Stares across the lights of the city and dreams of where he’s been…

So this past weekend was the big one.  When I agreed to take this job, and try out this new life, it was in large part for the travels, the sites, the places and the adventure.  And Monaco was unquestionably near the top of that list.  It’s the most important, historic race on the Formula 1 calendar.  I’ll be honest, I don’t know the back story.  And it seems a completely ridiculous place to try and have a car race, never mind with those cars.  But it makes for quite a spectacle, quite an experience.

Apparently a few years ago the GP3 series used to run as a support race there.  One of their races was so full of crashes, that the organizers have never invited them back.  Which means it was to be only an F2 weekend for me, which makes everything much less hurries and more relaxing.  And then, for reason that I don’t fully understand (nor does anyone really) I was assigned to shadow the Red Bull engineer for the weekend.  It seemed a little bit odd to me, but I wasn’t about to complain!

The schedule for Monaco is a little bit different.  The weekend starts on Thursday, with Practice (And qualifying for F2).  For some historic reason (apparently there used to be a local Market on Fridays) the F1 cars aren’t on track on Friday, though the first F2 race is.  Saturday is F1 qualifying and the second F2 race, and then Sunday is the F1 race.  So this actually made my scheduling rather convenient, in the sense that Friday would be devoted to F2, Sunday devoted to F1, Saturday split nicely down the middle, and Thursday as the only day that was more than a little bit busy.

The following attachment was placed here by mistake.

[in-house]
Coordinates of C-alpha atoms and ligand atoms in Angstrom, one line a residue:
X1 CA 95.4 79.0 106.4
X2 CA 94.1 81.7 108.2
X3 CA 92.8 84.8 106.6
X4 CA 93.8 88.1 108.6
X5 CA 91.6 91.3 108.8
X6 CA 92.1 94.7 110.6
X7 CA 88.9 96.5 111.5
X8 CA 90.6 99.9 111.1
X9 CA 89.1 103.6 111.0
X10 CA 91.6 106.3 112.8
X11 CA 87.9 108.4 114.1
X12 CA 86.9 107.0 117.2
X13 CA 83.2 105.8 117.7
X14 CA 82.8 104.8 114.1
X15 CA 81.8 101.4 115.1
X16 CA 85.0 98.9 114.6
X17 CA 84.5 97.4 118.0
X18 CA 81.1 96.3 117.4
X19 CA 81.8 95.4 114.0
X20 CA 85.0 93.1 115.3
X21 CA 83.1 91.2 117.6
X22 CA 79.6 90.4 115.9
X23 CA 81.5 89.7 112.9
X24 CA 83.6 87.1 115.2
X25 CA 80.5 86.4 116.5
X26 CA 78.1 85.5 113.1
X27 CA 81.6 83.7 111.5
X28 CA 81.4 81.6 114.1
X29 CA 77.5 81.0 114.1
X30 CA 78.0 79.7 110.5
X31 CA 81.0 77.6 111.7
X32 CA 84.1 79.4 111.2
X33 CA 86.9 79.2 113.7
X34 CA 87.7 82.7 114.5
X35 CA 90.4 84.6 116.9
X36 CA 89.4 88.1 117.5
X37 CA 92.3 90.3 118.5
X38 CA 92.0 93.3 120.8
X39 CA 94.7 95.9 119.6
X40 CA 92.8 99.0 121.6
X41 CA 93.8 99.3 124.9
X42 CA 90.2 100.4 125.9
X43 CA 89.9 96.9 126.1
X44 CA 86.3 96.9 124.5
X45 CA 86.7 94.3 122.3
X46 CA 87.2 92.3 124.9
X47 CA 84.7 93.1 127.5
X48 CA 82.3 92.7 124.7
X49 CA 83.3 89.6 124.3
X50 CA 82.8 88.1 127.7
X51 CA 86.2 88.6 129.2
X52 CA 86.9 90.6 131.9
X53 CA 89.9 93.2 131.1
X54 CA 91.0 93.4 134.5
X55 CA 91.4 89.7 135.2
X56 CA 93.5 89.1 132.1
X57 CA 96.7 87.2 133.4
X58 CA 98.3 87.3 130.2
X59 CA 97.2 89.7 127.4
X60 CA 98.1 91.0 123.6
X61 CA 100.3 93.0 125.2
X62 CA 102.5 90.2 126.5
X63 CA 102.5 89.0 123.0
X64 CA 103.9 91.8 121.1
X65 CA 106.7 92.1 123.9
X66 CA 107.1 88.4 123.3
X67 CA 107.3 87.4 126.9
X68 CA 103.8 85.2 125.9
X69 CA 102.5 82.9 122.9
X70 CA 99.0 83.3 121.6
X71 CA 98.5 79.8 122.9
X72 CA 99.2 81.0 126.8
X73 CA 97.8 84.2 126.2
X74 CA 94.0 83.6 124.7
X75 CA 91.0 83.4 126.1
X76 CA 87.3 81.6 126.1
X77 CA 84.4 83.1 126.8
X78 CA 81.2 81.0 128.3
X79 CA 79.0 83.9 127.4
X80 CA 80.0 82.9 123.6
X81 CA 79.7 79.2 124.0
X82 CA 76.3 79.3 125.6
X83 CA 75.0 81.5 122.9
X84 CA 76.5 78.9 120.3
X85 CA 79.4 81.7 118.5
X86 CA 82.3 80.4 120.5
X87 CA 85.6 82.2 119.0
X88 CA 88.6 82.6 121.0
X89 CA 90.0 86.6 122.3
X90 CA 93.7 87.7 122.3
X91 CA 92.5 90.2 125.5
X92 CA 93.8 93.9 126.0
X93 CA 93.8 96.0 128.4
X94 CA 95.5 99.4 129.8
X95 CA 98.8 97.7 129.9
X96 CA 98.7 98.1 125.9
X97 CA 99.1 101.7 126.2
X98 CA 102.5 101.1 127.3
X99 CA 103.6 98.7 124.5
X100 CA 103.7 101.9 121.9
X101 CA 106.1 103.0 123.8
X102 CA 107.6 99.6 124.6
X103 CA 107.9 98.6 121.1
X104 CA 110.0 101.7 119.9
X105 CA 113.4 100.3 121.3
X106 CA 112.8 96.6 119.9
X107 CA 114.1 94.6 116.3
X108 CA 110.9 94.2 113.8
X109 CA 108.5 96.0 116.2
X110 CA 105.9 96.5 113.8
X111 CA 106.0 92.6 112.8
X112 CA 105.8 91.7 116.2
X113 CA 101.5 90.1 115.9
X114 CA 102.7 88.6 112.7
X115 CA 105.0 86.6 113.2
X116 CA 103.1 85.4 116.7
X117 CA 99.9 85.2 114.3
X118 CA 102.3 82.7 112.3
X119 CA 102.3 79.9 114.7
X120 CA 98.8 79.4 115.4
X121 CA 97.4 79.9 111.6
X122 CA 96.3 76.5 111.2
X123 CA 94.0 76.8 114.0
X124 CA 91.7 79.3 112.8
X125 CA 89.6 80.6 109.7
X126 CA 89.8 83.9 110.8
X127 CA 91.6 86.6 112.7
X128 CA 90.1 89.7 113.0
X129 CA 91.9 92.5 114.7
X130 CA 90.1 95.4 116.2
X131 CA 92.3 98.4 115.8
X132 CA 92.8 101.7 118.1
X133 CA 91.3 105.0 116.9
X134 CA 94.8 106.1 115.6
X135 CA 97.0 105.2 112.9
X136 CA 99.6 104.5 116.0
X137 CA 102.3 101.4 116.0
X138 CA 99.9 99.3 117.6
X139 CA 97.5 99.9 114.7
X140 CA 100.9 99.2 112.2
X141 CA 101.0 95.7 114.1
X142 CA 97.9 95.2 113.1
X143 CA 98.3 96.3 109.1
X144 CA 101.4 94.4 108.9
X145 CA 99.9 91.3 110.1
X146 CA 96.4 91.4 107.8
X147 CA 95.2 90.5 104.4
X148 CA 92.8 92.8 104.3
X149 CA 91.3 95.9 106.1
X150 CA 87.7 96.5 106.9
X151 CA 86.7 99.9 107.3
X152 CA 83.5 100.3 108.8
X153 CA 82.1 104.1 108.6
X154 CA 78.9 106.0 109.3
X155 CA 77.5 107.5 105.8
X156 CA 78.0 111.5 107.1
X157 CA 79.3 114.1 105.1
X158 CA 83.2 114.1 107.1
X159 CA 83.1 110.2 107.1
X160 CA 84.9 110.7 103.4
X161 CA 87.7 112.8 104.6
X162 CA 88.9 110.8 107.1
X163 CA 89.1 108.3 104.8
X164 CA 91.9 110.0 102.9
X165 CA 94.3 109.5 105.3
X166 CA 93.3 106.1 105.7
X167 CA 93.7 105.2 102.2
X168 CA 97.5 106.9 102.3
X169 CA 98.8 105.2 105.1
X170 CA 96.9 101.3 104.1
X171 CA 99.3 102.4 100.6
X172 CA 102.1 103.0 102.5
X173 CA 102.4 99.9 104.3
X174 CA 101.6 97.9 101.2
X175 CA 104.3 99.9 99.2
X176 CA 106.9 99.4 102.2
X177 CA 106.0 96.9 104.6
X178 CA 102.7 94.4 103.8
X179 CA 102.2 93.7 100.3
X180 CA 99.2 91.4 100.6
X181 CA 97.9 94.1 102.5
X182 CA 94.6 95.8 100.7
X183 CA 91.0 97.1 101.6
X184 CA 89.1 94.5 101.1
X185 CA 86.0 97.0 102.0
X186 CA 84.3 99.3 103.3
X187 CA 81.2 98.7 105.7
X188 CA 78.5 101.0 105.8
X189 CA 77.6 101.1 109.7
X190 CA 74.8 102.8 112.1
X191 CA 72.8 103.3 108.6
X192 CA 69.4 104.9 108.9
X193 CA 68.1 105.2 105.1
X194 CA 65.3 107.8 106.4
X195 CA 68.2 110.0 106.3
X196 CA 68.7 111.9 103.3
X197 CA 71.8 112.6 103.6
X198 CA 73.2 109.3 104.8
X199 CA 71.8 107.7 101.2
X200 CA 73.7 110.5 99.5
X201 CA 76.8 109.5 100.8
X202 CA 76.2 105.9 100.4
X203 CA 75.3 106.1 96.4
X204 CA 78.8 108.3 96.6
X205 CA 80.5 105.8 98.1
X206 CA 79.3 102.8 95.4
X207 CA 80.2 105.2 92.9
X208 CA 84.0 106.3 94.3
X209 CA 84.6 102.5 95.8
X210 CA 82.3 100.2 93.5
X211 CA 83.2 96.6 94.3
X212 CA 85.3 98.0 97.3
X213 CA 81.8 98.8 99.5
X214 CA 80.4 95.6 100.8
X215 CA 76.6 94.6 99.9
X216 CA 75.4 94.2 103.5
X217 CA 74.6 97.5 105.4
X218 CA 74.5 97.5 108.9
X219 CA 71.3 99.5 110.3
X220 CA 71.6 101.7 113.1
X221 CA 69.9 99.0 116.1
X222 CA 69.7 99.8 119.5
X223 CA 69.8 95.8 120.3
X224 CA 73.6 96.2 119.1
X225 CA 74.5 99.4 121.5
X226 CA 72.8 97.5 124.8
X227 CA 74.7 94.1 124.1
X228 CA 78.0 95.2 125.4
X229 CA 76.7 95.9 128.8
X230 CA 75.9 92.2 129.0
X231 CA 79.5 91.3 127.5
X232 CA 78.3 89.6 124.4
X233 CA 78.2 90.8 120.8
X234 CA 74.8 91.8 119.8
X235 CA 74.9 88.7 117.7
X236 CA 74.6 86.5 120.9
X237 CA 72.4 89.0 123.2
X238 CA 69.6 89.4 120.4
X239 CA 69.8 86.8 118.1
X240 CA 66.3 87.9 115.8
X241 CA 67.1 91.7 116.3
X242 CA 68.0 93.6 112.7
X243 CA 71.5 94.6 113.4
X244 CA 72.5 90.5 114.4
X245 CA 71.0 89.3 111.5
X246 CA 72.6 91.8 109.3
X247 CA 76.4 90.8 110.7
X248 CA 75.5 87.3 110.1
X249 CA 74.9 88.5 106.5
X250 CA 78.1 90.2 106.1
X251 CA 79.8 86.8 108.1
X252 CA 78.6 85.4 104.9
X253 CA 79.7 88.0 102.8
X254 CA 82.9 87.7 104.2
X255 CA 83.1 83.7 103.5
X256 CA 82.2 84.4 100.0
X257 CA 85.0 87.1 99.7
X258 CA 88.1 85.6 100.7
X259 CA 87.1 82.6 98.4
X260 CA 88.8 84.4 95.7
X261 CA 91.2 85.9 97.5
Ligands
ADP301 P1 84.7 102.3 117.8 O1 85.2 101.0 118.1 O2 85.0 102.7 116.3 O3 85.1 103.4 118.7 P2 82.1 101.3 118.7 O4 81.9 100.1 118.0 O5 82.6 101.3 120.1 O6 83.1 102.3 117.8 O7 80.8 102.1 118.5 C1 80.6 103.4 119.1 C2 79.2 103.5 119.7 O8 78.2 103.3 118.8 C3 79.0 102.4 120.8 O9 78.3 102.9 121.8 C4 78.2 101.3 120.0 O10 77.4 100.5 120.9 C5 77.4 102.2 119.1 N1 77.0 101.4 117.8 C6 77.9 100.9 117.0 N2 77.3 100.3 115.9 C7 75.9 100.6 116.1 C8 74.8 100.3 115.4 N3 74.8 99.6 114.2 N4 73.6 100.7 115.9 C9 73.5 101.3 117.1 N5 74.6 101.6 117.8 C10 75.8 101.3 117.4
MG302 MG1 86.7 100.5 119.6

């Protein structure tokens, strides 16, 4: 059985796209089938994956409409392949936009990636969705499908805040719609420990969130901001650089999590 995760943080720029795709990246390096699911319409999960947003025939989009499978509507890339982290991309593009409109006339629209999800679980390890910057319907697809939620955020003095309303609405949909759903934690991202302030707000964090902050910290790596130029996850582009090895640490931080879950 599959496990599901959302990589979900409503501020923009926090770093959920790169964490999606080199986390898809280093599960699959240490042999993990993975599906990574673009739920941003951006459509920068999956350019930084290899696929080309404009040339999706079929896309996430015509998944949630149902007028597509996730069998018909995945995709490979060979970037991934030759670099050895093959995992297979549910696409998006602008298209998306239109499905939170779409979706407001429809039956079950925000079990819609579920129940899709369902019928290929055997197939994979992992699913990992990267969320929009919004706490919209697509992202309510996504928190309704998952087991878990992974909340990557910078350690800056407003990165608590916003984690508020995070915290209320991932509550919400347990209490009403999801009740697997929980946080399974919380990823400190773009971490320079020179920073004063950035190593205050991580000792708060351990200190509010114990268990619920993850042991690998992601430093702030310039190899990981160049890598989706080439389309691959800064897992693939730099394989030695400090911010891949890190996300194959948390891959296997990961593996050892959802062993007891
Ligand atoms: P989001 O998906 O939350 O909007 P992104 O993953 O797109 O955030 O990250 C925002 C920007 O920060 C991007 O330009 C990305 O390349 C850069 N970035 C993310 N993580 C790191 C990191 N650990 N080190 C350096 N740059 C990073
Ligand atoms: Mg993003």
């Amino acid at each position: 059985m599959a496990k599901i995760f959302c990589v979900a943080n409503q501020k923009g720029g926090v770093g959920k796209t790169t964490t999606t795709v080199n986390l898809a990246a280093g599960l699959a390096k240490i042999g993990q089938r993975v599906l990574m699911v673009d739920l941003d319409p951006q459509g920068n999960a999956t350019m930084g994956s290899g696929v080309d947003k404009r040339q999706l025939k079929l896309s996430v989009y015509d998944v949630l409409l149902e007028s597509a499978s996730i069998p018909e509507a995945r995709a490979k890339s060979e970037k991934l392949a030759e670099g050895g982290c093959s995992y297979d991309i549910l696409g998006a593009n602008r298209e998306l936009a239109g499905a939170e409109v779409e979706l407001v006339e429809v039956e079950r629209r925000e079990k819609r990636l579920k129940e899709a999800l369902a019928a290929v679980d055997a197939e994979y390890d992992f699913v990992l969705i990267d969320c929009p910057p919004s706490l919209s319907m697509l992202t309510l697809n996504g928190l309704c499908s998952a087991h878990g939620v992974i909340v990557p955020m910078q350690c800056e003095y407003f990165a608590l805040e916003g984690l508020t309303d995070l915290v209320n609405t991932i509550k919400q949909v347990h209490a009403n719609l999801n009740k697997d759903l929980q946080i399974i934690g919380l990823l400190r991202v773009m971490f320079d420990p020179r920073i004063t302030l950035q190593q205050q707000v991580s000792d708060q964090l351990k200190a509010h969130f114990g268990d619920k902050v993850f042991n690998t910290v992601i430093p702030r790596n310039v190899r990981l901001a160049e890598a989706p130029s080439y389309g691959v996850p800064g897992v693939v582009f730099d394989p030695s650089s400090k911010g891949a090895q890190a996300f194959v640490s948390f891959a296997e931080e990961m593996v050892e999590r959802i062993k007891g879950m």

Due to the earlier weekend start, we flew (to Nice, France) on Tuesday rather than the standard Wednesday.  Arriving in Nice was (weirdly) a bit like arriving to a NASCAR weekend, in the sense that there were an awful lot of private jets ‘parked’ at the airport.  Though there were larger in size and quantity than I had seen before.

We stayed in Menton, France, which is only about 10 miles east of Monaco.  Our hotel was right across the road from the coast and the riviera I guess.  Sadly the beach was more gravel than sand, but as someone living in England I can’t really complain about that.

Wednesday was Day zero, no track activity, but I had get everything setup and working, checkin with the organizers and teams to ensure everything was ready to go.  The exciting part of that day, and probably the year so far, was that I got to walk the ‘track’.  Now Monaco is a street race.  So much so, that they open it every evening and close it every morning even during the race weekend.  So it was full of regular everyday traffic when I walked it.  Not exactly the best experience for what I needed to do professionally (look out for anything that could cause problems for the tires) or what I wanted to do personally (see the corners, the lines, the gradients, enjoy the ambience and peace I normally feel on a race track).  But I still enjoyed it, if anything, the traffic just added to how ridiculous a place it seemed to be to host a race.  The elevation changes were much more significant than I had expected.  The whole thing is much more compact than I thought, yes it’s a short track, but it’s also compressed into an inconceivably small amount of space.  The harbor was predictably spectacular.  This was early in the weekend, before a lot of the (bigger) boats had shown up.  When walking up the hill out of Saint Devote (the first corner of the circuit) I looked at the harbor, and was actually unimpressed by what I saw.  It wasn’t till half a lap later when I got down there, did I realize it’s because the 250 foot boats made the 100 foot boats look tiny.  In reality, everything was huge, but on a scale that I wasn’t used to.  My favourite, for example, was only 101 feet, and it seemed tiny.